14 Your Networks At Risk 14 Current Student and Alumni Information Widely distributed networks Admissions Registrar’s Office Student Assistance College Book Store Health Clinic Websites Hackers seek diverse information and diverse paths

15 Students (and Parents) Data at Risk 15 Facebook = share everything (Security questions?) Very mobile = laptop, iPhone, iPad everywhere Very trusting = limited password usage, write passwords down Not organized = often do not track credit cards, “junk” mail High debt = attractive to foreign actors

16 Risk Mitigation 16 WHAT YOU CAN and SHOULD DO

17 Establish Good Governance 17 Create policies and procedures for protecting sensitive data and enforce penalties for noncompliance Develop a training and awareness program Publish rules of behavior – Make users sign a “confidentiality contract” Have a breach response plan that includes roles, responsibilities, timeframes, call trees, alternates, etc. Do you know how much PII you have, where it is stored (USB drives, CD-ROMS, etc.), who touches it, and why Map out your business process flows - follow the PII

18 Reduce Your Data Exposure 18 Enforce a clean desk policy Conduct PII “amnesty” days (shred paper PII/eliminate PII from local and shared drives) Protect data at the endpoints o USB drives, paper, laptops, smartphones, printers Destroy your data securely Do not keep records forever Limit access to only those with a need to know Practice breach prevention o Analyze breaches from other organizations o Learn from their mistakes o Adjust your policies and procedures accordingly Please - THINK before you post/send/tweet!

19 Tips to Safeguard PII 19 Minimize PII o Collect only PII that you are authorized to collect, and at the minimum level necessary o Limit number of copies containing PII to the minimum needed Secure PII o Store PII in an appropriate access- controlled environment o Use fictional personal data for presentations or training o Review documents for PII prior to posting o Safeguard PII in any format o Disclose PII only to those authorized Safeguard the transfer of PII o Do not e-mail PII unless it is encrypted or in a password protected attachment o Alert FAX recipients of incoming transmission o Use services that provide tracking and confirmation of delivery when mailing Dispose of PII Properly o Delete/dispose of PII at the end of its retention period or transfer it to the custody of an archives, as specified by its applicable records retention schedule

20 Teleworking Security 20

21 Teleworking Security 21 Non-government computers or portable storage devices (eg, a USB flash/thumb drive), should have ED-equivalent security controls (eg, antivirus/malware, full disk encryption, session lock, strong passwords) If possible, do NOT copy data from the VPN to your hard drive, or to a removable storage device - If you must copy data, make sure the data is encrypted Keep your computer in a secure location; do not leave it unattended/unsecured If you are teleworking from a public location, make sure no-one else can see what is on your computer screen (consider a privacy screen) Encrypt PII/sensitive data when e-mailing such data (e.g., WinZip encryption)

22 So, Once Again, All Together 22 Only collect and use information that is absolutely necessary, and only share with those who absolutely need the information “Review and reduce”—inventory your PII and PII data flows, and look for ways to reduce PII Follow all Departmental policies and procedures Think before you hit the “send” button (E-mail is by far the #1 source of breaches) “Scramble, don’t gamble”- encrypt, encrypt, encrypt Minimize (or eliminate) the use of portable storage devices Protect PII on paper—enforce a clean desk policy, use secure shredding bins, locked cabinets, etc.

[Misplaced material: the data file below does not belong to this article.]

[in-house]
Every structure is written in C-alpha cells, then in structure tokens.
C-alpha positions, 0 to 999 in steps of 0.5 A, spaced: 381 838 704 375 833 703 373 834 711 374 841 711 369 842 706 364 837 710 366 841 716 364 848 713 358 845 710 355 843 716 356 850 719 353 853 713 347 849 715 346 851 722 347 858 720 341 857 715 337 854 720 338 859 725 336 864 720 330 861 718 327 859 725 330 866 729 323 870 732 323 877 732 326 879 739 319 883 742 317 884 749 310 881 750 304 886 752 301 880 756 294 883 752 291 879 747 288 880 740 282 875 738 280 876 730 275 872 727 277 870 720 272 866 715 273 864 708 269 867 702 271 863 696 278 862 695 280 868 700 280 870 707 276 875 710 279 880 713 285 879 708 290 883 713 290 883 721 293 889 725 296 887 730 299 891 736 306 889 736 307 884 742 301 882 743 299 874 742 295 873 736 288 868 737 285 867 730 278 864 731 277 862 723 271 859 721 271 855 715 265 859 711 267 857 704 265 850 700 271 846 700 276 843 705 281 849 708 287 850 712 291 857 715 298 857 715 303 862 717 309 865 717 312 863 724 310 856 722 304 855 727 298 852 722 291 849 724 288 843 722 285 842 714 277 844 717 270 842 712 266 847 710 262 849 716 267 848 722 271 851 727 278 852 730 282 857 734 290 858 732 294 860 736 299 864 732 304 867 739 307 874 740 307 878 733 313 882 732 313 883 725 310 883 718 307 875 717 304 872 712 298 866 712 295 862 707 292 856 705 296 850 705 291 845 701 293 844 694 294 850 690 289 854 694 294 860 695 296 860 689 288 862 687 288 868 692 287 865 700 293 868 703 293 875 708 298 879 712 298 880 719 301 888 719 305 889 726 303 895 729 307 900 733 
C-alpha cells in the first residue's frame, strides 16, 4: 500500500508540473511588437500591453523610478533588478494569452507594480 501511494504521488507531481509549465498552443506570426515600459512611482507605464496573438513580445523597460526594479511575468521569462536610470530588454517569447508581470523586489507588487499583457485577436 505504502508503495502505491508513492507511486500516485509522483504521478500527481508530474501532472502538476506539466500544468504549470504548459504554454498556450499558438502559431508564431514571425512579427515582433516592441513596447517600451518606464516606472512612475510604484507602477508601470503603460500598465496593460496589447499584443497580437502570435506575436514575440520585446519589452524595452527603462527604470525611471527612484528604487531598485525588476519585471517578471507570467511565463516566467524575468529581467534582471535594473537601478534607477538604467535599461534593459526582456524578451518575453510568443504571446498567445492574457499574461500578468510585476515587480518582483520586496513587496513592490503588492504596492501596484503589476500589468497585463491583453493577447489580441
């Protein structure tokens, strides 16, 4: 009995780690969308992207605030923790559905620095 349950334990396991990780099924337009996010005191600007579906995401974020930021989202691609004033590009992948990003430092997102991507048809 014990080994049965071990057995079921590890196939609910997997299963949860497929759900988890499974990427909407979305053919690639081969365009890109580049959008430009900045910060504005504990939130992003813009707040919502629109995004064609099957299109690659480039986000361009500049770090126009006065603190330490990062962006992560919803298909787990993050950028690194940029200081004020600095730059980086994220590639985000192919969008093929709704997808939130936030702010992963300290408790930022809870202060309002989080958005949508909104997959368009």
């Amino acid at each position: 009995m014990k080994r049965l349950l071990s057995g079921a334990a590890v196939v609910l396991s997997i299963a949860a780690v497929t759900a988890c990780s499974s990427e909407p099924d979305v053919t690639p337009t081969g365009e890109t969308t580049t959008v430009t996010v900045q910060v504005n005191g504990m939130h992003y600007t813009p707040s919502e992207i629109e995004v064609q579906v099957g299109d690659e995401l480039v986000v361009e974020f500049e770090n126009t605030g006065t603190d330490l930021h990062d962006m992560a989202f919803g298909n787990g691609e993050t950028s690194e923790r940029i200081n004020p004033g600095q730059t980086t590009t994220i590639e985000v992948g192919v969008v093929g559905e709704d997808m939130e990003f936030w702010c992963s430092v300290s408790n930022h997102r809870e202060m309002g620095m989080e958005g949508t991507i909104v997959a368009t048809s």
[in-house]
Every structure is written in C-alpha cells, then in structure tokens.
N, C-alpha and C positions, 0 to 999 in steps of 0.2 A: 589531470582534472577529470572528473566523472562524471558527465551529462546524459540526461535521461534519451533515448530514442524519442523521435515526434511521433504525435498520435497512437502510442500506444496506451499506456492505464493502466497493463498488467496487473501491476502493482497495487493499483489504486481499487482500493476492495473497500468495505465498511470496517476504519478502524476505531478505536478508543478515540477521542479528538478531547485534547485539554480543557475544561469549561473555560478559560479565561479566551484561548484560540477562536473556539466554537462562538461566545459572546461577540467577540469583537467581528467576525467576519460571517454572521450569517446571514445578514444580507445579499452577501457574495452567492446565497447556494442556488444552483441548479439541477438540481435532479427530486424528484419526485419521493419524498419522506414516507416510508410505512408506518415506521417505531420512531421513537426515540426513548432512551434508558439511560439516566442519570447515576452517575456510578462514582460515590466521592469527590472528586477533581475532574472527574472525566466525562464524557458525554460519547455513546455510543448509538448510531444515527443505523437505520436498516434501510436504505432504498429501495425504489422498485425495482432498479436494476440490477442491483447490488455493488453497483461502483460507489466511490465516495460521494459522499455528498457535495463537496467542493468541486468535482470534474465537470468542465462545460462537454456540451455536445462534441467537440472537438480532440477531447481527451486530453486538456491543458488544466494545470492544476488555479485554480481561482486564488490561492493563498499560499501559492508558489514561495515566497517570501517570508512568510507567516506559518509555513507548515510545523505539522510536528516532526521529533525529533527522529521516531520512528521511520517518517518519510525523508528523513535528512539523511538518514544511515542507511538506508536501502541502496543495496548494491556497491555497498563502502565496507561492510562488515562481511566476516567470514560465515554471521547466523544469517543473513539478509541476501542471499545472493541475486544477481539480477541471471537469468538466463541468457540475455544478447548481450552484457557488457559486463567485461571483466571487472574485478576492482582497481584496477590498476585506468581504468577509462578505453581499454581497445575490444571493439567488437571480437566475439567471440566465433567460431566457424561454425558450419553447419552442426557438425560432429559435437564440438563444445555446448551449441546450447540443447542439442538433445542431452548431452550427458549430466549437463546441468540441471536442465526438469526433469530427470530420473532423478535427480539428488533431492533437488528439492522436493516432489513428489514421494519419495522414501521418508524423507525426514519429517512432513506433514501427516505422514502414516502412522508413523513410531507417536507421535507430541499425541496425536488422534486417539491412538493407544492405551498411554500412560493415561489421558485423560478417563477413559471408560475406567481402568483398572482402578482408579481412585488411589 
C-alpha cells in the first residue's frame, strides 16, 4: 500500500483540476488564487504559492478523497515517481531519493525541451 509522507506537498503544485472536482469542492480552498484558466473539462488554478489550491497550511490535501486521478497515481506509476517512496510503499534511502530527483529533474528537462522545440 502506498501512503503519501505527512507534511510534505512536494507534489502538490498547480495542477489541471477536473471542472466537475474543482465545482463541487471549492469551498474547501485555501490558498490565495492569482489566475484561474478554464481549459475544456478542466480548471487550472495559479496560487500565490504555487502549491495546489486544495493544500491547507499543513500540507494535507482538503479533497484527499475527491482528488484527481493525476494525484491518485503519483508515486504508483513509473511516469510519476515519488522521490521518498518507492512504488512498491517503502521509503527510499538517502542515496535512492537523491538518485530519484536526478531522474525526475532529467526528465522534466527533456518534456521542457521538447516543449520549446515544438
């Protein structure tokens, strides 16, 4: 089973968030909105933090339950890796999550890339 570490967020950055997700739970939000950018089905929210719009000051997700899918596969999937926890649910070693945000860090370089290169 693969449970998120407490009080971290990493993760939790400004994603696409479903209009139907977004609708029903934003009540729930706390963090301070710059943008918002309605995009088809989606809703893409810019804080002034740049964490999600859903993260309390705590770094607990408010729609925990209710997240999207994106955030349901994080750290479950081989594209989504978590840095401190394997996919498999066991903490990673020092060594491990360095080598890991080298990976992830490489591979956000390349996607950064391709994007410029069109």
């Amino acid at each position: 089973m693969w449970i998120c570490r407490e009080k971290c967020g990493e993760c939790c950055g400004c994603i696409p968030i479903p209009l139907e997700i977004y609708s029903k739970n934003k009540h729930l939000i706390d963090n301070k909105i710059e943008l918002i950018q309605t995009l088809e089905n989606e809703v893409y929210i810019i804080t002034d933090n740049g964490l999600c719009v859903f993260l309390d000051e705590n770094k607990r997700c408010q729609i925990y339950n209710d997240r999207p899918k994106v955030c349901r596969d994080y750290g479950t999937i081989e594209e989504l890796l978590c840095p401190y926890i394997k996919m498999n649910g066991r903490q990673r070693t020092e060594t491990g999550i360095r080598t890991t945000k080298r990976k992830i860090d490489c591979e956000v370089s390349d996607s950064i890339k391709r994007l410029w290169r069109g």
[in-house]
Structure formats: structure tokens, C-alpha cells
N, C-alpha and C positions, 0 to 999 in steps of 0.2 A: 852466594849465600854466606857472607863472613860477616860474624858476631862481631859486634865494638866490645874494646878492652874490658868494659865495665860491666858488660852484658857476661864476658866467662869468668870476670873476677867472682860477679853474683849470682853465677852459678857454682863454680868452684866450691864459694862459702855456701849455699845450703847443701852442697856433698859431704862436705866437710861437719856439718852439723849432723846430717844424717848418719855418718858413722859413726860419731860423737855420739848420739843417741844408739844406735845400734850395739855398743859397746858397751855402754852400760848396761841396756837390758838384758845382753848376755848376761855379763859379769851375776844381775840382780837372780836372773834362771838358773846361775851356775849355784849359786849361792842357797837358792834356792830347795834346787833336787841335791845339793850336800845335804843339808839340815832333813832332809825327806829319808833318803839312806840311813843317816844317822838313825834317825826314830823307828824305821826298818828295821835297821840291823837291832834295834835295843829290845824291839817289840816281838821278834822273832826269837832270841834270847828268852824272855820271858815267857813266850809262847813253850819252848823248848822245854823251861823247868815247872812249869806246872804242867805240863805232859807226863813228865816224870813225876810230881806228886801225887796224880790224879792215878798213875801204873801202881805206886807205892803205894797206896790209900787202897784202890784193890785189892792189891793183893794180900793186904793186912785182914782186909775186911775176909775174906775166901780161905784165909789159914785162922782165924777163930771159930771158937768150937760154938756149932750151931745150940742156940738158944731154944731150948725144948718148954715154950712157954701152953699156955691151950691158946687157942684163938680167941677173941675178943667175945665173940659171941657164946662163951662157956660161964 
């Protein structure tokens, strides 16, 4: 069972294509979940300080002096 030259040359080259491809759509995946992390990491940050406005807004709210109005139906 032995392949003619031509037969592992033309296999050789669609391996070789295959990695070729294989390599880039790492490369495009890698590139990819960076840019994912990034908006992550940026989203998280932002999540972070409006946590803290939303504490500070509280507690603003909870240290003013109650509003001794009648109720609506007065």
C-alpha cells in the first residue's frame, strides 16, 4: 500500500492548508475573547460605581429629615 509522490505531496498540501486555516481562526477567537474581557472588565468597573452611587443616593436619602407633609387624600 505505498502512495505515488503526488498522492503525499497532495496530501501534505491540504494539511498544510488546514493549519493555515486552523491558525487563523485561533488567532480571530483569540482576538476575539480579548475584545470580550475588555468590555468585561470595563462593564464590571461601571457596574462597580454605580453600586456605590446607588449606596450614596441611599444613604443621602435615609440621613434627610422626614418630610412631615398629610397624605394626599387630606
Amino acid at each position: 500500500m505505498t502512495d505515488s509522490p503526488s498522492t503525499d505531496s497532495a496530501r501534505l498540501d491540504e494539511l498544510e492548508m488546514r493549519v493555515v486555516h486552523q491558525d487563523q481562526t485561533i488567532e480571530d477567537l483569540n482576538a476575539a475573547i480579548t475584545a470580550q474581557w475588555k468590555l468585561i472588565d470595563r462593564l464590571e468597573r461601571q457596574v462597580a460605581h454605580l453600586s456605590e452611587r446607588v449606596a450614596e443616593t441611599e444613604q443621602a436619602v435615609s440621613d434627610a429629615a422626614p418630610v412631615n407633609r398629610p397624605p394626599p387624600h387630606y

23 If There’s Something Strange 23

24 In Your Neighborhood 24

25 Who You Gonna Call Call your supervisor, the Help Desk, and Security and tell them exactly what is happening Don’t delete any files or turn off your system unless Security tells you to Security will notify any other organization that should be involved If you need advice or help, call your Federal Student Aid ISSO or the FSA Security Operations Center 25

26 What You Should Know 26 ht tps://www.privacyrights.org/ http://www.verizonenterprise.com/DBIR/2014/ http://securityintelligence.com/media/2014-cost-of- data-breach-study-ponemon/

27 Summary 27 Be vigilant. Organizations often only find out about security breaches when they get a call from the police or a customer. Make your people your first line of defense. Teach staff about the importance of security, how to spot the signs of an attack, and what to do when they see something suspicious. Keep data on a ‘need to know basis’. Limit access to the systems staff need to do their jobs. And make sure that you have processes in place to revoke access when people change role or leave. Encrypt sensitive data. Then if data is lost or stolen, it’s much harder for a criminal to use. Use two-factor authentication. This won’t reduce the risk of passwords being stolen, but it can limit the damage that can be done with lost or stolen credentials. Don’t forget physical security. Not all data thefts happen online. Criminals will tamper with computers or payment terminals or steal boxes of printouts.

28 Contact 28 Ross C. Hughes, CHS, CISA, CISM, CISSP, ECSA, IAM FSA Cyber Security Manager Office: 202-377-3893 Cell: 202-480-6586 Fax: 202-275-0907 FSA Security Operations Center 202-377-4697

29 Questions? 29